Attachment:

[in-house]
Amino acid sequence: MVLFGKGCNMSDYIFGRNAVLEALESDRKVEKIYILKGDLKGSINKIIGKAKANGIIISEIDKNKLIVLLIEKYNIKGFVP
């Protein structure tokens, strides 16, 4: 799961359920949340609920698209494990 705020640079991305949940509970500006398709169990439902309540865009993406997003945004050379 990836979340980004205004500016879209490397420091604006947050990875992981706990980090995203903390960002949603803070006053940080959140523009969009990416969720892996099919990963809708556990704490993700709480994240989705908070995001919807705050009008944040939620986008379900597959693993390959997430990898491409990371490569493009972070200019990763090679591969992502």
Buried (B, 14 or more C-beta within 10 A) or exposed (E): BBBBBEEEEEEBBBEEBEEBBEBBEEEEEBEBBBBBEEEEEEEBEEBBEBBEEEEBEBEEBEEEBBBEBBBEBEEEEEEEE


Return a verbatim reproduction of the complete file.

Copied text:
[in-house]
Amino acid sequence: MVLFGKGCNMSDYIFGRNAVLEALESDRKVEKIYILKGDLKGSINKIIGKAKANGIIISEIDKNKLIVLLIEKYNIKGFVP
């Protein structure tokens, strides 16, 4: 799961359920949340609920698209494990 705020640079991305949940509970500006398709169990439902309540865009993406997003945004050379 990836979340980004205004500016879209490397420091604006947050990875992981706990980090995203903390960002949603803070006053940080959140523009969009990416969720892996099919990963809708556990704490993700709480994240989705908070995001919807705050009008944040939620986008379900597959693993390959997430990898491409990371490569493009972070200019990763090679591969992502």
Buried (B, 14 or more C-beta within 10 A) or exposed (E): BBBBBEEEEEEBBBEEBEEBBEBBEEEEEBEBBBBBEEEEEEEBEEBBEBBEEEEBEBEEBEEEBBBEBBBEBEEEEEEEE